I suggest you sign up for their weekly newsletter, too!

I think every writer should read and re-read this advice from Manguso. I know I do.

How to Have a Career: Advice to Young Writers


Work. Be relentless. All over the world, people are working harder than you. Don’t go to events; go to the receptions after the events. If possible, skip the receptions and go to the afterparties, where you can have a real conversation with someone.
Money. Learn to live on air. Buy the best health insurance you can afford. If you have roommates, work in the library. Run and do calisthenics instead of paying for a gym membership. Invest in ear plugs, good sneakers, and a coffee machine. Buy oatmeal in bulk. Learn to cook simple, nutritious meals. Save and eat leftovers. Cafes are a waste of money, calories, and time; leave them to the tourists. Buy books used, perform periodic culls, and resell them. Wasting money on clothes is the stupidest habit of all. You will only ever need two good outfits.
Health. Stay healthy; sickness is a waste of time and money. Smoking or overeating will eventually make you sick. Drinking and drugs interfere with clear perception, which you will need in order to make good work. It may be worth paying for psychotherapy sessions now instead of paying for inpatient treatment next year; see someone in-network.
Friends. Avoid all messy and needy people including family; they threaten your work. You may believe your messy life supplies material, but it in fact distracts you from understanding that material, and until you understand it, it is useless to you. Don’t confuse users, hangers-on, or idols with friends. If a former friend asks you why you don’t have time to see him or her anymore, say your existing responsibilities have made it impossible to socialize as much as you used to. Cutting someone out with no explanation is an insult that will come around.

Asking favors. When requesting a favor in writing, ask outright and respectfully for what you want. Don’t write what appears to be a long, friendly letter full of compliments and then ask for help at the end, pretending it’s an afterthought. Such behavior smacks of tit-for-tat, or prepayment for a commodity, and it’s ugly to point out the existence of the favor economy. Just do favors and ask favors in a vacuum. If a favor is given immediately after one is received by the giver, pretend not to notice the coincidence. When given a favor, honor those who helped you. Be gracious and sincere, and don’t overthank them.
Giving favors. Don’t give favors to people or institutions that lack authority or consequence. Publishing or showing work where no one will see it or giving a reading where no one will hear it is a favor. Learn graciously to decline. The world will catch on that you are a valuable commodity. When you find great work, help it along; expect nothing in return. Bringing great work to the world is your job, whether you or someone else created it.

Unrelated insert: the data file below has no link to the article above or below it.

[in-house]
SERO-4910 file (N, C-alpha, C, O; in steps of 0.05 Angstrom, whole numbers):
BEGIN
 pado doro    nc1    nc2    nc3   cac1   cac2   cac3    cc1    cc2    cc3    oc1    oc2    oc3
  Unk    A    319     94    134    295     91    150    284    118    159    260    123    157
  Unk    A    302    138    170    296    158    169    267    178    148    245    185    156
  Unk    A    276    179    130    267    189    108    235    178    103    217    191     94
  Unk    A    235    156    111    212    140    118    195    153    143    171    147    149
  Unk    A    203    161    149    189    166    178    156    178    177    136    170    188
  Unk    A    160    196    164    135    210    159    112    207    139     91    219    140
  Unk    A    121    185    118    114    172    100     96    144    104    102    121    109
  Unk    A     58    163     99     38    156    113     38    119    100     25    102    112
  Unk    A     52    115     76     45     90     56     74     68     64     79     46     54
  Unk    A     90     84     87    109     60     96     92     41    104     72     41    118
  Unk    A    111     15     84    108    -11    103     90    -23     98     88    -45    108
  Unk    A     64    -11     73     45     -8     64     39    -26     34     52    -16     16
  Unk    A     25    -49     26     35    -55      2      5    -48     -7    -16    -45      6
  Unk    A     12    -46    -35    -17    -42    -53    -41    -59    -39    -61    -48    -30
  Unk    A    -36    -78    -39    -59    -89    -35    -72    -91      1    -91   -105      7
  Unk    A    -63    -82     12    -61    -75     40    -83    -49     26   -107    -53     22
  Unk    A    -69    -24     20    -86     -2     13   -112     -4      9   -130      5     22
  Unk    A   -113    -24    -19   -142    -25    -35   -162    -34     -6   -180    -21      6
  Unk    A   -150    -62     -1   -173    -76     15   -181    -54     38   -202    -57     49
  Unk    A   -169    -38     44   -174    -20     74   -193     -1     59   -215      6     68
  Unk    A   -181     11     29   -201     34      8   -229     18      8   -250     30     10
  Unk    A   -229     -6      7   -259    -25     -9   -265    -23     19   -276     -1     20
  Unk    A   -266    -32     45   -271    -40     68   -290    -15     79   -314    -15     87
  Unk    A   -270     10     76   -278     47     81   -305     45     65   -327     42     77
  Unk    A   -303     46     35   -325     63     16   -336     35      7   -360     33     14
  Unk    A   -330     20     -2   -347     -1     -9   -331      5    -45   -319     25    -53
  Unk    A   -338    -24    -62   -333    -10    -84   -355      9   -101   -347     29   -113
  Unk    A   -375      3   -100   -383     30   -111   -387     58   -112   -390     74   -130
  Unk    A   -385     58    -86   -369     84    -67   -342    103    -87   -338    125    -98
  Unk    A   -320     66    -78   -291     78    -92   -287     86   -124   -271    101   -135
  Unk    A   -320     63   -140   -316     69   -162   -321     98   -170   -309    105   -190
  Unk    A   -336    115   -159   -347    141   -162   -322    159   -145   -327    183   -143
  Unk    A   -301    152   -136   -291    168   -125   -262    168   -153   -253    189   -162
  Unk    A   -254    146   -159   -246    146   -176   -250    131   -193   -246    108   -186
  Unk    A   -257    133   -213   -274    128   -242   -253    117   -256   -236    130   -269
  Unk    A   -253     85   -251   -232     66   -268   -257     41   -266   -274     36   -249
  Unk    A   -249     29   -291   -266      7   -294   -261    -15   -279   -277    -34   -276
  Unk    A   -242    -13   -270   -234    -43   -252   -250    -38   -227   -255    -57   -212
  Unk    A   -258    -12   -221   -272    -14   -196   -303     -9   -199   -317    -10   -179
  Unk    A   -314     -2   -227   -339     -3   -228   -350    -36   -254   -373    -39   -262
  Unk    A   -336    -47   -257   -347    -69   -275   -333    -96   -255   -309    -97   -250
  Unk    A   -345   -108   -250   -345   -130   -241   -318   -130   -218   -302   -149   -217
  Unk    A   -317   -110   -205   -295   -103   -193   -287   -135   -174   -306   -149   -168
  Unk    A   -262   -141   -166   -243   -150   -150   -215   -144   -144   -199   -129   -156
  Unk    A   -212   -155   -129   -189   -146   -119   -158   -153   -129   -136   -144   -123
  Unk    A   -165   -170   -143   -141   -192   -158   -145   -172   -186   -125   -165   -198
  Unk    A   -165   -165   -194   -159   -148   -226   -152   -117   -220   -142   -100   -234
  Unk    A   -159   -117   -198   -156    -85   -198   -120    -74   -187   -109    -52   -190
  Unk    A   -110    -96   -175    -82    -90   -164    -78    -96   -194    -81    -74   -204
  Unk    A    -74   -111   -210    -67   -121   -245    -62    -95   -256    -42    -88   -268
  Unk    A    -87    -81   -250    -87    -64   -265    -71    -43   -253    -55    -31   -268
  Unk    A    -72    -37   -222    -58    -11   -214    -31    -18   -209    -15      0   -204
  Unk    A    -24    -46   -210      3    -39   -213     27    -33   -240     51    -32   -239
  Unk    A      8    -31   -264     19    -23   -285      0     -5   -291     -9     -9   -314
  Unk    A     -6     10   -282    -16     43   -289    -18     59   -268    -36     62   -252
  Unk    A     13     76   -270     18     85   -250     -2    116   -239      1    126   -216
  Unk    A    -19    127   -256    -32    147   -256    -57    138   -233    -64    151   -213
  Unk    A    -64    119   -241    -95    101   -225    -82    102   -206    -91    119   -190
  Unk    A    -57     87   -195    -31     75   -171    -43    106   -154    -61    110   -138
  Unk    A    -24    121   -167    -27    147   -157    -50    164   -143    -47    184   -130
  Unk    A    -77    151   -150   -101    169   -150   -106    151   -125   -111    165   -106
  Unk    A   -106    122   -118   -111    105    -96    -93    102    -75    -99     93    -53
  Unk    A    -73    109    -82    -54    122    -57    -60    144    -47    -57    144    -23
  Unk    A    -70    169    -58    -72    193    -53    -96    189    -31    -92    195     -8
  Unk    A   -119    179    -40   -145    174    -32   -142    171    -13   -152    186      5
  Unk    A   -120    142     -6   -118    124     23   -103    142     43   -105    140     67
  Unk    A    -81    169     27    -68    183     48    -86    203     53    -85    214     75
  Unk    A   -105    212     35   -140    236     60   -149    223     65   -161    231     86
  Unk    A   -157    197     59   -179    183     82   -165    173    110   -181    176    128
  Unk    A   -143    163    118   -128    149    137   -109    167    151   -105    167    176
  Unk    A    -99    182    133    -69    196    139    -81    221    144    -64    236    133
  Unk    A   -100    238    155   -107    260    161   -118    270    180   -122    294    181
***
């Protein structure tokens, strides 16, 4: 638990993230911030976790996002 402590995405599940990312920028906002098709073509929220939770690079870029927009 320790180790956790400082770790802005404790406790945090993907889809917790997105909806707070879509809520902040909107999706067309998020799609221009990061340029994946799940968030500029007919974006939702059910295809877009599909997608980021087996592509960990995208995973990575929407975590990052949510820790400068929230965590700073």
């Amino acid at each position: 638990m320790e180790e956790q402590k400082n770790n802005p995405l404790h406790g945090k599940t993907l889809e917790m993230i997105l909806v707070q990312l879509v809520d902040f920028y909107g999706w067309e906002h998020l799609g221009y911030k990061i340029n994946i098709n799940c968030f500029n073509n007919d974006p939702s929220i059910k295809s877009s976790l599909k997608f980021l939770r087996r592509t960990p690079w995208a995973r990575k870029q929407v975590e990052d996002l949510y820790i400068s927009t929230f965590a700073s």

Kindness. It should go without saying that you must be kind to everyone you meet. People have long memories. Bad behavior should not be returned in kind. When people forget their manners, take it as an opportunity to practice yours.
Dignity. Don’t respond to personal attacks, either aloud or in writing. Don’t respond to criticism outside the letters section of a magazine that routinely publishes responses to criticism. When asked an ignorant question, take it as an opportunity to educate the questioner; compassionately explain his error in judgment or perception.
Allies. Recognize those who would help you, and let them know who you are. Assemble a coterie of influence that will protect and serve you. Doing someone a favor and then immediately asking for one is inappropriate; favors don’t win allies. Only you and your work win lasting allies. Do good work and treat people kindly, and strangers will reach out to help you. Recognize those who will never help you, and ignore them; indignation and regret waste energy.
Enemies. Know who they are and monitor them. Those who offer or ask for favors might be enemies in cheap disguise. Calling enemies out in public makes you look weak; in the company of others, act as if no enemy could possibly hurt you. When asked about an ad hominem attack, pretend never to have heard of the attacker. Don’t overlook the possibility of enemies’ influence, but don’t become overinvolved, either. You aren’t guarding state secrets. No vendetta is so important that it should distract you from your work.
Onward. Once you’ve truly begun, slow down. The difference between publishing two good books and forty mediocre books is terribly large. Don’t expend energy in writing and publishing that would be better used in your family or community. Become tempered by life. Make compromises for love. Provide a service to the world. These experiences form the adult mind. Without them both you and your work will remain juvenile.

Sarah Manguso is the author, most recently, of The Guardians: An Elegy. Her previous book, the memoir The Two Kinds of Decay(2008), was named an Editors’ Choice by the New York Times Sunday Book Review and a Best Book of the Year by the Independent(UK), the San Francisco Chronicle, the Telegraph (UK), and Time Out Chicago, and was short-listed for the Wellcome Trust Book Prize.